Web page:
The article is written by the Director of the Harvard College Writing Center.  (The existence of which serves to remind us that ALL college students need help with their writing, not just community college students.)  Please read Ms. Rosenzwieg’s complete article.  She highlights the power of structure, active verbs, and strong topic sentences.  She also reminds us that we live in a world that requires the ability to write clearly and effectively.  Whether we write memos, reports, emails, plans, proposals, tweets, blogs, or summaries of meetings, the written word is still the key to delivering a message that has impact.

As we help our students learn how to combine words into a meaningful whole, please remember that they can seek help from our own Learning Labs at every campus.  And join me in celebrating our various roles in helping our students develop their writing chops.

Image by Free-Photos from Pixabay

A Day in the Life of an AVP – the Procurement Edition

I have devoted several days this month to the procurement process.  Sounds fun already, doesn’t it?

Procure to Pay (P2P) is part of Business Services here at ACC.  P2P consists of Procurement (which does exactly what you think it does), P-card Administration, the Small Business Development Program, and Accounts Payable. 

When the college is looking at a significant investment of resources, the procurement process is particularly rigorous.  All purchasing at ACC follows rules and processes, but procurement on a larger scale includes more voices, more steps, more training, and higher-level approvals (up to and including the Board of Trustees).  The process that I have been involved in included an RFP (Request for Proposals) that was advertised and open for a certain time period, allowing interested vendors to submit proposals (which can run to hundreds of pages).  Proposals are reviewed or scored for adherence to the solicitation’s specifics.  Based on that review and scoring, vendors are then invited to present their wares in person.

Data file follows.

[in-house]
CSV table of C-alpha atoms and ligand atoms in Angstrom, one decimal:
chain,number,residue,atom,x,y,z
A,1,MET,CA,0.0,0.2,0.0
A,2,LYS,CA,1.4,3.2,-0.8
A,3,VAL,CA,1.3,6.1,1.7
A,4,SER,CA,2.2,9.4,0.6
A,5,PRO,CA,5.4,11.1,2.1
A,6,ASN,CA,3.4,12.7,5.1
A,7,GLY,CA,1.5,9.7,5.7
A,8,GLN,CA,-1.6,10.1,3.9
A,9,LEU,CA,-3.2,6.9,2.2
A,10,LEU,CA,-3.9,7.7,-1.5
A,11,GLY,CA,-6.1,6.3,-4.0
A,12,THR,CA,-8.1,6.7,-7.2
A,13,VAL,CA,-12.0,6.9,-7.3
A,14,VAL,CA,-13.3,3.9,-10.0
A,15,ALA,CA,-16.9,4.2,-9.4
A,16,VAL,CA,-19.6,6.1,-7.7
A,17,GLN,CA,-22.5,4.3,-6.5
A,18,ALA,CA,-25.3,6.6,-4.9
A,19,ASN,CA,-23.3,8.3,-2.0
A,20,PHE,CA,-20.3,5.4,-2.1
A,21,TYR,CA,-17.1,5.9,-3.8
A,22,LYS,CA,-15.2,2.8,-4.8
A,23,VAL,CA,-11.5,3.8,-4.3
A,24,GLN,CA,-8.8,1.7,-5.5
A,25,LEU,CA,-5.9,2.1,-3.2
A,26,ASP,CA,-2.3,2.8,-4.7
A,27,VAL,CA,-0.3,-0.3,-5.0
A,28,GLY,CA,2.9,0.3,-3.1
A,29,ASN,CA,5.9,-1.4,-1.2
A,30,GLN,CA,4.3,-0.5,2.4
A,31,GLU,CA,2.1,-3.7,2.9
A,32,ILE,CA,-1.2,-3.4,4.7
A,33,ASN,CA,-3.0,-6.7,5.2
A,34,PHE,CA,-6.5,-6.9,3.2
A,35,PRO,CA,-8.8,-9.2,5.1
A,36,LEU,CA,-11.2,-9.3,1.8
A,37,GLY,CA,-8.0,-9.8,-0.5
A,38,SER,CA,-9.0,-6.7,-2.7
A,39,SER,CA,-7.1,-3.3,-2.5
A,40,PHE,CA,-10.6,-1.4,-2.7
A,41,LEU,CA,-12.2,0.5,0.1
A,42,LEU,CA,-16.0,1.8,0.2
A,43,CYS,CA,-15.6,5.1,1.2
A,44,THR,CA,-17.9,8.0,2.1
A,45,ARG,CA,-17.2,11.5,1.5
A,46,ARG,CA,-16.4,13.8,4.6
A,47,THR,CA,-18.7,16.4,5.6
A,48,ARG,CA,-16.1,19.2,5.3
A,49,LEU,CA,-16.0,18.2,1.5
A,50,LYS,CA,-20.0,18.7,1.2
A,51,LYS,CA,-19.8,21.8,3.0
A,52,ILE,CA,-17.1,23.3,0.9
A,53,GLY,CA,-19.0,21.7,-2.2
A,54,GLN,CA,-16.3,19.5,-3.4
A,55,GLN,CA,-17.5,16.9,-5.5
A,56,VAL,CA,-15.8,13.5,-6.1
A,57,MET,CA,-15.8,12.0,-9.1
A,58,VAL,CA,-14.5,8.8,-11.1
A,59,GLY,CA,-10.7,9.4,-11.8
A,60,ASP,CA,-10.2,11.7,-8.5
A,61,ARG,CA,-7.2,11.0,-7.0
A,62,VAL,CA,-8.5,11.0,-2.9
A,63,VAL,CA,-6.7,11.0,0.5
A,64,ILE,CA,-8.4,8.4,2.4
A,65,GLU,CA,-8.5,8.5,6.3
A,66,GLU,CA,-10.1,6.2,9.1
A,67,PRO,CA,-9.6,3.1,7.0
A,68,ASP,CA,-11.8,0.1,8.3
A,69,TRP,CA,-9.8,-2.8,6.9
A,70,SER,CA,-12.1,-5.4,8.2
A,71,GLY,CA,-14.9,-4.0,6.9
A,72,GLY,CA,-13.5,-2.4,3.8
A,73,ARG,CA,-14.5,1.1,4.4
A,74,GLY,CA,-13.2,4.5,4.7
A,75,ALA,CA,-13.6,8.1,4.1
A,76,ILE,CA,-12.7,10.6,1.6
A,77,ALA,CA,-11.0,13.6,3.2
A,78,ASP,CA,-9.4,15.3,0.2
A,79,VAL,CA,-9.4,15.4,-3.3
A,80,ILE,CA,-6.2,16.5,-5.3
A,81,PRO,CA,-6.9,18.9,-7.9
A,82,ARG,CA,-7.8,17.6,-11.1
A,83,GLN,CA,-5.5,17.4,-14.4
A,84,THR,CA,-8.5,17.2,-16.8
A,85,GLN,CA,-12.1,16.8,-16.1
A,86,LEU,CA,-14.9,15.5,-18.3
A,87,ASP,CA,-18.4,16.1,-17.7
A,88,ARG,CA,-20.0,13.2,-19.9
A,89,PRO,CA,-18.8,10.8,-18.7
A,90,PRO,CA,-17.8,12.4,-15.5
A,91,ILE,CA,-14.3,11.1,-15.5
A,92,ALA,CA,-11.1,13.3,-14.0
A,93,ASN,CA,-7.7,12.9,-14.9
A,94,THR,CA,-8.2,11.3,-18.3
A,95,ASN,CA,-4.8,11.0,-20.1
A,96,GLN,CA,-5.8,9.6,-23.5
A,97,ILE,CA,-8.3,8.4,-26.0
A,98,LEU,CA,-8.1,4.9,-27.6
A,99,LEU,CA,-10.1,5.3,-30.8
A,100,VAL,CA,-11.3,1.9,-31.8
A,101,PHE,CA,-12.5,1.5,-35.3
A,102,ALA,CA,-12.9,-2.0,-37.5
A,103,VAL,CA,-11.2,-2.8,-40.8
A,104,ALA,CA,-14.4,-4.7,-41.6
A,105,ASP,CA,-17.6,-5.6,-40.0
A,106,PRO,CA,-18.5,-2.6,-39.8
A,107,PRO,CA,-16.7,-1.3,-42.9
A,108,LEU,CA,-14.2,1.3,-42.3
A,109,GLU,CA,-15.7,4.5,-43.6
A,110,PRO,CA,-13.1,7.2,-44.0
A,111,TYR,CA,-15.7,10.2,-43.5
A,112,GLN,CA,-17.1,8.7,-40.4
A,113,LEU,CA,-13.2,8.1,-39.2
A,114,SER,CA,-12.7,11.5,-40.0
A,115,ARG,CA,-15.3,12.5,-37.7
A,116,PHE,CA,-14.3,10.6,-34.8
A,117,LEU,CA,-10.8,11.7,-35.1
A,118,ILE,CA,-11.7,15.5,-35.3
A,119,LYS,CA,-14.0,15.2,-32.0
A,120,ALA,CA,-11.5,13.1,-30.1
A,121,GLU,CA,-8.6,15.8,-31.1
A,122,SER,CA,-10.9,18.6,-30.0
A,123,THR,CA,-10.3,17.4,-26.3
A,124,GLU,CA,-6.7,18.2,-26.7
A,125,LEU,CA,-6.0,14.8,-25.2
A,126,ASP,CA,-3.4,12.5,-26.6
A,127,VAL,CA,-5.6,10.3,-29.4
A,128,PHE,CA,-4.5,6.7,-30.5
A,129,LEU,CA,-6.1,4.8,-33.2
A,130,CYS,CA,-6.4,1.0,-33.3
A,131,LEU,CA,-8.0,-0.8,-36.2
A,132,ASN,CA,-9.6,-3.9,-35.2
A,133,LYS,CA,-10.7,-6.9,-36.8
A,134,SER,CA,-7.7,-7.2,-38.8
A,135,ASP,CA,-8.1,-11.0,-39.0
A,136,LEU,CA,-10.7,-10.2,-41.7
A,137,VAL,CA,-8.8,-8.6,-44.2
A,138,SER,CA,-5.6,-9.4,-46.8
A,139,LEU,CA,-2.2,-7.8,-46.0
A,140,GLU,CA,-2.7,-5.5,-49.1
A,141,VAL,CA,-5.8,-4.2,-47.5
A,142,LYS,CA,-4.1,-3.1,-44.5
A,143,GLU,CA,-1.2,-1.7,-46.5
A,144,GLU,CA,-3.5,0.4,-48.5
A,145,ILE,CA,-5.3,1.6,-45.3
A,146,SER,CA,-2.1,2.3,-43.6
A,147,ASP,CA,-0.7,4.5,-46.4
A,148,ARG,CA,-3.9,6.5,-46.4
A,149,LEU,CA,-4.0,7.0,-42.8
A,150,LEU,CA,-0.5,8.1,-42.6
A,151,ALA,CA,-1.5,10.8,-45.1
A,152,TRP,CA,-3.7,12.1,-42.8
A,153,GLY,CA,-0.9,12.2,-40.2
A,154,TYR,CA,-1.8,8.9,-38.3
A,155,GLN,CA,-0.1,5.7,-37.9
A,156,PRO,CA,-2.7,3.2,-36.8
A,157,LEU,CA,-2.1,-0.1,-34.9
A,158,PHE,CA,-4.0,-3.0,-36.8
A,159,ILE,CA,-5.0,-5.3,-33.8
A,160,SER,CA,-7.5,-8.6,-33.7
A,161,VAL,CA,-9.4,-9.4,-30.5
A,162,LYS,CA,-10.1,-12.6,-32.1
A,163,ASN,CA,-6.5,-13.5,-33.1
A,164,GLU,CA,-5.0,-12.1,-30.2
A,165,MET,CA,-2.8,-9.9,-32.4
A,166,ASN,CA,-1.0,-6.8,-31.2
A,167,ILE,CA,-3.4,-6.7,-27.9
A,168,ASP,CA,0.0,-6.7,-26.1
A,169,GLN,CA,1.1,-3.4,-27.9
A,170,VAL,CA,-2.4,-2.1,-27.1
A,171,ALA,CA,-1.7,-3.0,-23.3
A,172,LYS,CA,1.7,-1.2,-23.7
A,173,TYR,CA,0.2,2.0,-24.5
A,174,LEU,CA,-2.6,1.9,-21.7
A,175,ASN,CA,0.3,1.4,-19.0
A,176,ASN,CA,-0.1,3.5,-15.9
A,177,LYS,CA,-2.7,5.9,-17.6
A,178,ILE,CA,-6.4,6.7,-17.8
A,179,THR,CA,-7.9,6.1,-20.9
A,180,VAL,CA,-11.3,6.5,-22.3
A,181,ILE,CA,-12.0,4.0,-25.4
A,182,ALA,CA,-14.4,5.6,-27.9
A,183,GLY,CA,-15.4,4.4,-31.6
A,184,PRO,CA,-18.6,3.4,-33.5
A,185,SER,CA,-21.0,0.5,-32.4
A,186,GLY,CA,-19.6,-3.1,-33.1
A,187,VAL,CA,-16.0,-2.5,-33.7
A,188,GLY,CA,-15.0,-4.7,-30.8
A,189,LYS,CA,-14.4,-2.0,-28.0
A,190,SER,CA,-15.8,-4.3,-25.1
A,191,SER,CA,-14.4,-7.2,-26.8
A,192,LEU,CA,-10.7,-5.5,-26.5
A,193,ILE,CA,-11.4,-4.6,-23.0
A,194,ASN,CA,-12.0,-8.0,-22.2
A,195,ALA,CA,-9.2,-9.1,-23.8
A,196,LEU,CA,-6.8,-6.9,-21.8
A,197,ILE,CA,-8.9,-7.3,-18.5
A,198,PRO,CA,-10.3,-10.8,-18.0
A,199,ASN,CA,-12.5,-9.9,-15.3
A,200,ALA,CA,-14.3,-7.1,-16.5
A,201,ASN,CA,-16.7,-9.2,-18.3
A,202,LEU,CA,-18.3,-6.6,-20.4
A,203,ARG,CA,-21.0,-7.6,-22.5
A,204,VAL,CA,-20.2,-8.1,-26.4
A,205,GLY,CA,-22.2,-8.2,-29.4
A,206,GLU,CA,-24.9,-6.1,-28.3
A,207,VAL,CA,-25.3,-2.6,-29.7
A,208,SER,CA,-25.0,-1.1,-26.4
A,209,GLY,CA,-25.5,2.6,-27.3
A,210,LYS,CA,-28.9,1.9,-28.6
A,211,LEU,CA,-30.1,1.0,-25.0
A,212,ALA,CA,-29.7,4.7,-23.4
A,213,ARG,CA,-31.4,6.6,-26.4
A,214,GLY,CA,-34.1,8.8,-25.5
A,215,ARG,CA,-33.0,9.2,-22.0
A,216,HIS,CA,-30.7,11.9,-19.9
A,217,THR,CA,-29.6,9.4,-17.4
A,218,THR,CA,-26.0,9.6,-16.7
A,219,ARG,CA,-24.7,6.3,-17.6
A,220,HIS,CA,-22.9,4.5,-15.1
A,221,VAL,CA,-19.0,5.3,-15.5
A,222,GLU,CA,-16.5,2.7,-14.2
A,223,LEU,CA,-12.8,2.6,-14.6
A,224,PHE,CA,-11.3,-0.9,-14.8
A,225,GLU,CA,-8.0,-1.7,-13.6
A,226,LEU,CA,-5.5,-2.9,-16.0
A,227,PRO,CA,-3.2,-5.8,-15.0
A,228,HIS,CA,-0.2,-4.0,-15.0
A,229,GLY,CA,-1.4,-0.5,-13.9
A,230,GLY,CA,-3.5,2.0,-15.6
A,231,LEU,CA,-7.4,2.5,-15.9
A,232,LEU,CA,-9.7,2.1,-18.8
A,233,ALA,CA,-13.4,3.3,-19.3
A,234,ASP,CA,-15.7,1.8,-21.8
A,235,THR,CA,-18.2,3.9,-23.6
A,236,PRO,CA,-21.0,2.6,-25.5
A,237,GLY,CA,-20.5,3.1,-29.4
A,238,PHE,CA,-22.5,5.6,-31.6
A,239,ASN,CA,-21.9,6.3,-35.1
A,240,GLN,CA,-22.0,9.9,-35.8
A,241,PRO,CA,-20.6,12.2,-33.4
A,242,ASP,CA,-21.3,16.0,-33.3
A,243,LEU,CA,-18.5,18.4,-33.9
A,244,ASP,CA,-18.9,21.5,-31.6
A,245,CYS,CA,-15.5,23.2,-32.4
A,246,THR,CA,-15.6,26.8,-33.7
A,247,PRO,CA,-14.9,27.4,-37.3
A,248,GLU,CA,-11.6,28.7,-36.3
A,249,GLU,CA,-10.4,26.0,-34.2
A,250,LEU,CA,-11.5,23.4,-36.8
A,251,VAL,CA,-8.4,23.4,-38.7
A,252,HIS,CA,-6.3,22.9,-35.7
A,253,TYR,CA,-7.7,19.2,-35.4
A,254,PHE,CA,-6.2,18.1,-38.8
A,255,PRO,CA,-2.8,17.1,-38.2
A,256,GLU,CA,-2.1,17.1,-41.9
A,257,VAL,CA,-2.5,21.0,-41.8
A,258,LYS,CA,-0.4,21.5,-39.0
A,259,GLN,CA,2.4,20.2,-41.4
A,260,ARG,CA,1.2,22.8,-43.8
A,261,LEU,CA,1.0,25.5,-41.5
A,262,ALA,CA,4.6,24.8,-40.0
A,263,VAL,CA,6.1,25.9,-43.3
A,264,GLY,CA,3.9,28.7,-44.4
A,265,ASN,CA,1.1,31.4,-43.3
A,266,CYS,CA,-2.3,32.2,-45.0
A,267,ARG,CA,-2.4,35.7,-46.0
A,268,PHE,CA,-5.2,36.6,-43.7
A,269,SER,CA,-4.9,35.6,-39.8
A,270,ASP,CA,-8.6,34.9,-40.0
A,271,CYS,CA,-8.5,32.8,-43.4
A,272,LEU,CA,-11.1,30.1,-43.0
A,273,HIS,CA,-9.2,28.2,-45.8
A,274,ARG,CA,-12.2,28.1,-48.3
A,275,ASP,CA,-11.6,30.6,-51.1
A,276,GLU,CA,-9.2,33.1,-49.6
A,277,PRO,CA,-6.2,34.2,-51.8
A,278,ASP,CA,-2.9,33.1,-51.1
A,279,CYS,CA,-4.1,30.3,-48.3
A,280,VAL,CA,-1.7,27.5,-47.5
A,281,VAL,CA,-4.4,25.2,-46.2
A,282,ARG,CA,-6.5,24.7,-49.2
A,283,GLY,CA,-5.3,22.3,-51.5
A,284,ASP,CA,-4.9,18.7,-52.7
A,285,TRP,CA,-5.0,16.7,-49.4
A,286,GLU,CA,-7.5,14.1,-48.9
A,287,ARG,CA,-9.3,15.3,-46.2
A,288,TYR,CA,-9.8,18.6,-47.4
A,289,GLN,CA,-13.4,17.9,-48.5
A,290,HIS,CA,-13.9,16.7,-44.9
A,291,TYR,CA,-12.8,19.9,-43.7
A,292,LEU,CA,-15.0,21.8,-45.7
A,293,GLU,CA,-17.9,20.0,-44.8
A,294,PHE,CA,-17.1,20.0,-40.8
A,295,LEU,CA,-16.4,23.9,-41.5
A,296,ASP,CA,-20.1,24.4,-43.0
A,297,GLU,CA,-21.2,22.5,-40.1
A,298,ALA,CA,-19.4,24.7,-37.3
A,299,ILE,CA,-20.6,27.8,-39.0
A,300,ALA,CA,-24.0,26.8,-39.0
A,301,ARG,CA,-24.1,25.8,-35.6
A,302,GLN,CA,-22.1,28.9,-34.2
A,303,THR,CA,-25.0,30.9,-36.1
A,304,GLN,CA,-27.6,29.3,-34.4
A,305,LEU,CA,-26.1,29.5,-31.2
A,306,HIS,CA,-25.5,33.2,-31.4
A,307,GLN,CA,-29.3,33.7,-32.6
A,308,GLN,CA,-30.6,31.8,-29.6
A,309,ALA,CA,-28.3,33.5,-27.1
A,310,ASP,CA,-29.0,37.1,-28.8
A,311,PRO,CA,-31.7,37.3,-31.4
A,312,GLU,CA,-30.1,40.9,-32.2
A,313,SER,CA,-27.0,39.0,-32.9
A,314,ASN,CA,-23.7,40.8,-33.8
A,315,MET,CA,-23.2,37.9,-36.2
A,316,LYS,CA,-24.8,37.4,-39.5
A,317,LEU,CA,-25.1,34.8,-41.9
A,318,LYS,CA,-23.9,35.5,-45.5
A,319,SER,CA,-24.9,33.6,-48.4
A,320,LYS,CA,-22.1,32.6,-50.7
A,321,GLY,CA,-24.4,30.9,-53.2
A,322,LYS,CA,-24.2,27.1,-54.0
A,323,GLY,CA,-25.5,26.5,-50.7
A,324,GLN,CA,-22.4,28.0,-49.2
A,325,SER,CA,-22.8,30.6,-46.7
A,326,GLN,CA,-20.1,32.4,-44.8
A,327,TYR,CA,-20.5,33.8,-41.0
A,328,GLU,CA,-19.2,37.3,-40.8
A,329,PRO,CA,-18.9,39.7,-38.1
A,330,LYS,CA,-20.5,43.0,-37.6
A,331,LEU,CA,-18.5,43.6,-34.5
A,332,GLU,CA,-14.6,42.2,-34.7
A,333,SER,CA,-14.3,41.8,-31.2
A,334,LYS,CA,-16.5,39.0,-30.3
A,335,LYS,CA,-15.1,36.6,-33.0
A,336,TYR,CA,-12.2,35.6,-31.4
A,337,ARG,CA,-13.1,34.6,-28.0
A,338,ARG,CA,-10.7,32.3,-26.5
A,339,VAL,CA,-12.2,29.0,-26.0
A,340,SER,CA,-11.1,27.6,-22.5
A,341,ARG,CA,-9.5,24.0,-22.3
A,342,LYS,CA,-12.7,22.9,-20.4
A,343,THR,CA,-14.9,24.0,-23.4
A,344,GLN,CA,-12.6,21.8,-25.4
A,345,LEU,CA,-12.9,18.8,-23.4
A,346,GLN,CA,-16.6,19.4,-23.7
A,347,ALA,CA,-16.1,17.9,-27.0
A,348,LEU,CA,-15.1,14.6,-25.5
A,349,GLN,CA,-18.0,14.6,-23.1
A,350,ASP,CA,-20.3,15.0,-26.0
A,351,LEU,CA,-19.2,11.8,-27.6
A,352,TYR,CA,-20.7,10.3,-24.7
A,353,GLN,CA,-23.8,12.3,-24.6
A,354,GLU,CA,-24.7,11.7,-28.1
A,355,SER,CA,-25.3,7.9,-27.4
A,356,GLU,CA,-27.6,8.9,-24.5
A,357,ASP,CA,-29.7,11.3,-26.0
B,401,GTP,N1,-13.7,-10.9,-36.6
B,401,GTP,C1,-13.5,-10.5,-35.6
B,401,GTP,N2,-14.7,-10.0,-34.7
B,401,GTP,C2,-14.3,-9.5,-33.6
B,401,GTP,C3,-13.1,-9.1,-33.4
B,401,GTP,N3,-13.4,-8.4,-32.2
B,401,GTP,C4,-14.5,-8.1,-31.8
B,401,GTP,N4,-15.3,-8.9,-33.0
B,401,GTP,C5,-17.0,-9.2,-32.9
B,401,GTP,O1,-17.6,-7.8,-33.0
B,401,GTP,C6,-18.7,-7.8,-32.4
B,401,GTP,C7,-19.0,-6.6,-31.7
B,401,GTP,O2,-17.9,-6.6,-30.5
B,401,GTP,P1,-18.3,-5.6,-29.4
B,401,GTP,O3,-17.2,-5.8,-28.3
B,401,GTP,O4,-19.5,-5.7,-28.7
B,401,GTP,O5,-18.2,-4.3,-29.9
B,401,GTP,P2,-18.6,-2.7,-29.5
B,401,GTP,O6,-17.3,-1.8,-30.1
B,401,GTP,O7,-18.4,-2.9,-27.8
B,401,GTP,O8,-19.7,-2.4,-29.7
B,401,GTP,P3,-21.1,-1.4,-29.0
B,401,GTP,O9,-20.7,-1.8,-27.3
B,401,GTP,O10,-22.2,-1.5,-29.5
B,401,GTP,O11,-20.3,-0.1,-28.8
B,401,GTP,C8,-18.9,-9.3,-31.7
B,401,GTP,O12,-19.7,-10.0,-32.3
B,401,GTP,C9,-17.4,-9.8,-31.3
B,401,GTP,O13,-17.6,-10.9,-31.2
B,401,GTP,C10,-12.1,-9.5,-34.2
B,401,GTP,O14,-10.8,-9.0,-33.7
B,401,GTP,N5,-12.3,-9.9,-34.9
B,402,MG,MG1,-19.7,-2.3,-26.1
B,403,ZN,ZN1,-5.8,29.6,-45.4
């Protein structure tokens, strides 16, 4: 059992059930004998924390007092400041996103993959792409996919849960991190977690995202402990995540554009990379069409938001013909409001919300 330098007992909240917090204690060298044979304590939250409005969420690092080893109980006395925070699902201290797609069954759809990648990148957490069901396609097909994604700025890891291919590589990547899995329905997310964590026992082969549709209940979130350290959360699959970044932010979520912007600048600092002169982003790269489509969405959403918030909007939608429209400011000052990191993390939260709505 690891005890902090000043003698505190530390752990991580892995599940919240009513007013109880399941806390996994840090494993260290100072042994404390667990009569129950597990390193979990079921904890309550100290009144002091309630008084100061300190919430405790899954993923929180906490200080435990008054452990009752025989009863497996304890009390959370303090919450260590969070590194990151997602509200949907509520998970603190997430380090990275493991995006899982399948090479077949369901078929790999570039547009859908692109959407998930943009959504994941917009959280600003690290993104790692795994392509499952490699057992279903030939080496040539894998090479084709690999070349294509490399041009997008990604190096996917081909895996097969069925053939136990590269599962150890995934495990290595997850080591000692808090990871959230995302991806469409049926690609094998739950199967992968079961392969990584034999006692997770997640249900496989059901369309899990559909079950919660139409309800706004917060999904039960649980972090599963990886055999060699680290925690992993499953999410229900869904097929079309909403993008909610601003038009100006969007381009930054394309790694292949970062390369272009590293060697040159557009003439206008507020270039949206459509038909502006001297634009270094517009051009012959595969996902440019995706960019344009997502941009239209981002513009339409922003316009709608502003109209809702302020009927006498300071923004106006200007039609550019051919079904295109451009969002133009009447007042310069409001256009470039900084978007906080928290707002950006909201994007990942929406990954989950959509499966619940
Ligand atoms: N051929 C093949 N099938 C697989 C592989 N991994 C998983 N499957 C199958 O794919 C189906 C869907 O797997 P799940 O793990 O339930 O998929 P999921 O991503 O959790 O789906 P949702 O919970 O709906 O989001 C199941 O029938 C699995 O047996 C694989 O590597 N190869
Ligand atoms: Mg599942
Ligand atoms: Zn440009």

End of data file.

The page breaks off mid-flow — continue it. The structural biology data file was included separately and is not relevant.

Here’s a current list of publicly advertised solicitations.  You’ll see that some involve significantly more information and specificity than others, but the general idea is that vendors respond to the solicitation and the responses are rated or assessed.  Top-rated vendors are then invited to make formal presentations on their product.  Those presentations follow a pre-determined script to ensure that each vendor is responding to the same set of questions or scenarios and helping ACC employees who are making the procurement recommendation understand whether any vendor’s product will meet our needs.  To participate in this procurement process, you must complete procurement training and sign a non-disclosure agreement (NDA).

Because I’ve signed an NDA, I can’t tell you much more.  Just let me say that from 8:00 to 5:00 on three separate days this month I’ve listened to vendors respond to – or not – our scenarios, and answer – or not – our specific questions.  It’s been both interesting and tedious, worthwhile and tiring.  But it’s all part of the life of an AVP.

Picture attribution (Alaska Purchase):  Edouard de Stoeckl and William H. Seward [Public domain]

Student Supports